of seminars, guidance, one-on-one interviews and sessions where you have groups as well," Mrs. Johnson says.

The group also conducts follow-up activities. "They protect the fruit that they have planted through that seed," Mrs. Johnson says.

"We feel that none of our people will default," Mrs. Griffin says. So far, none of the 53 buyers has done so. She says the education and motivation HomeFree members receive are the reasons for the success record.

Freddie Mac, which buys loans from lenders, has aligned itself with HomeFree's pilot program. It has provided software and training to HomeFree's staff and has agreed to purchase the loans issued to HomeFree members. This alliance provides an incentive for lenders to work with underserved groups.

"We'll take the responsibility for bringing the lenders to the local table . . . going to city government with HomeFree, going to our other institutional players, where it's appropriate," says Dan Russell, vice president of community-development lending at Freddie Mac.

HomeFree's lending partner is Chevy Chase Bank, which is offering a down-payment and closing-cost assistance program. Buyers must have at least $3,000 to make a 97 percent mortgage. HomeFree members can receive as much as $4,500 as a grant toward their down payments and closing costs. Or they can get $2,500 as a grant and a pay a lower interest rate. A third option has no grant but an even lower interest rate.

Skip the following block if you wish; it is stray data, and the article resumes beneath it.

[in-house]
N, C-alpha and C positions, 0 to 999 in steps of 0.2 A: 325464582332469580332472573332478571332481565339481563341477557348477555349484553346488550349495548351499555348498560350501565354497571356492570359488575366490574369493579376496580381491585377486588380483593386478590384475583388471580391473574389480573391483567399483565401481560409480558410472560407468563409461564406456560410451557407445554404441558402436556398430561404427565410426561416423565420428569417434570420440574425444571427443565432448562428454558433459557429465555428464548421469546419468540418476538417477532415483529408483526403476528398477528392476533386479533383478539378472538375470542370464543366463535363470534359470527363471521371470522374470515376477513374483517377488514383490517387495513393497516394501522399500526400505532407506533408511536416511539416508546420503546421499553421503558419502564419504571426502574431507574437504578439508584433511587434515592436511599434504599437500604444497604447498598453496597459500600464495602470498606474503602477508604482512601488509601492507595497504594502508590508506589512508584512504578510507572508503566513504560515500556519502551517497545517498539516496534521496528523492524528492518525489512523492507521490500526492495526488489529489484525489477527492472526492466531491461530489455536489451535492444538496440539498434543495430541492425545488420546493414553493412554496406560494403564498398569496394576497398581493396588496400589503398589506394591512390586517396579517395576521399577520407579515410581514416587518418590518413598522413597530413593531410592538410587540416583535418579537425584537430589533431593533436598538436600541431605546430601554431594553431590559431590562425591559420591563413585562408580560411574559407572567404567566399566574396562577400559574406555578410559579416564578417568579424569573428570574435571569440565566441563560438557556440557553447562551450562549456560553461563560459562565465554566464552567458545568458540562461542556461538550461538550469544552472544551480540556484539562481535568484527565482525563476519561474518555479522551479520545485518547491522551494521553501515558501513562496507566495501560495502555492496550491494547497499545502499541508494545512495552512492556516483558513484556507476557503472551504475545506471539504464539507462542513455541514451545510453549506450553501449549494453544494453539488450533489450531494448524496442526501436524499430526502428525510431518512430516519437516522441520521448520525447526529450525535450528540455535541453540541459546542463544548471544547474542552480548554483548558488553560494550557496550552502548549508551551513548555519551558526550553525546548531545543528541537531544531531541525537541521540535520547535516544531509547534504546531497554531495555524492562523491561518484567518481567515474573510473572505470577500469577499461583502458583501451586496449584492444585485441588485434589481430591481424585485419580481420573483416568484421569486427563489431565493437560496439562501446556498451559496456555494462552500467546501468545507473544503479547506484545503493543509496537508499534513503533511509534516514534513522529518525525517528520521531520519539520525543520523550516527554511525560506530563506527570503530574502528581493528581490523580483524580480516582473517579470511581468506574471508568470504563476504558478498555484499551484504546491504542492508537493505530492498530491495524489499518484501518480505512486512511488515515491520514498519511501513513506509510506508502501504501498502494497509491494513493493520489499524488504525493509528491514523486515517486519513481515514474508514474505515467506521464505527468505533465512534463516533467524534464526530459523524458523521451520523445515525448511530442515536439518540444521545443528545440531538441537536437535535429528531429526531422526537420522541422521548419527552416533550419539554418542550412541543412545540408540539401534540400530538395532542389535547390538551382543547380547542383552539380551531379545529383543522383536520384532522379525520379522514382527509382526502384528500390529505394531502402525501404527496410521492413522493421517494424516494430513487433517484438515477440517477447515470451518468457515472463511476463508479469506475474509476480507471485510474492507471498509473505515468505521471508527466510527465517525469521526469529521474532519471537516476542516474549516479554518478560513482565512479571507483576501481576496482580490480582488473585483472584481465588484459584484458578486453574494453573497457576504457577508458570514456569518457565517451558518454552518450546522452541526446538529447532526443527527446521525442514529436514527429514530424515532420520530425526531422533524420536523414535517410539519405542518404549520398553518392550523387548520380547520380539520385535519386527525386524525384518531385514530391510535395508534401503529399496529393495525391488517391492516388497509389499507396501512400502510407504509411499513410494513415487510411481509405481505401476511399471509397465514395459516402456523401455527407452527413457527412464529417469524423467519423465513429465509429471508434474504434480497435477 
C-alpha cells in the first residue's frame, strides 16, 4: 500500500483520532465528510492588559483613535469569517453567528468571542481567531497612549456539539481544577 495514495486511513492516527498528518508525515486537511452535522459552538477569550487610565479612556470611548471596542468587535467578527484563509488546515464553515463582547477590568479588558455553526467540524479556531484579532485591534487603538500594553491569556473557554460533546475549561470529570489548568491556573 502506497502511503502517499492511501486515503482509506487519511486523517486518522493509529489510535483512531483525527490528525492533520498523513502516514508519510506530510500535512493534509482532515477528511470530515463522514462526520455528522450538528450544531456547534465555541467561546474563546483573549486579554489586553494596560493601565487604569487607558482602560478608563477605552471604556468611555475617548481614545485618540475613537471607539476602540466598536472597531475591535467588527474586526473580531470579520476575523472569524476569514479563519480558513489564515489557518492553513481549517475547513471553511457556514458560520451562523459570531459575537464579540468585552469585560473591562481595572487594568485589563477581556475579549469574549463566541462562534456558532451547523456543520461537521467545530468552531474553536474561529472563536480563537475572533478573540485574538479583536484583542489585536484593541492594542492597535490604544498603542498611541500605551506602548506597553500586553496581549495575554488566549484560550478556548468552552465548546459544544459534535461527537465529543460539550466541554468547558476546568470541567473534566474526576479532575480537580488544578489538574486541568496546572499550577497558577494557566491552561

Purchasing a home is a complicated process that can easily intimidate buyers. …

The rest of this article is only available to active members of Questia

Sign up now for a free, 1-day trial and receive full access to:

  • Questia's entire collection
  • Automatic bibliography creation
  • More helpful research tools like notes, citations, and highlights
  • Ad-free environment

Already a member? Log in now.

Notes for this article

Add a new note
If you are trying to select text to create highlights or citations, remember that you must now click or tap on the first word, and then click or tap on the last word.
One moment ...
Default project is now your active project.
Project items

Items saved from this article

This article has been saved
Highlights (0)
Some of your highlights are legacy items.

Highlights saved before July 30, 2012 will not be displayed on their respective source pages.

You can easily re-create the highlights by opening the book page or article, selecting the text, and clicking “Highlight.”

Citations (0)
Some of your citations are legacy items.

Any citation created before July 30, 2012 will labeled as a “Cited page.” New citations will be saved as cited passages, pages or articles.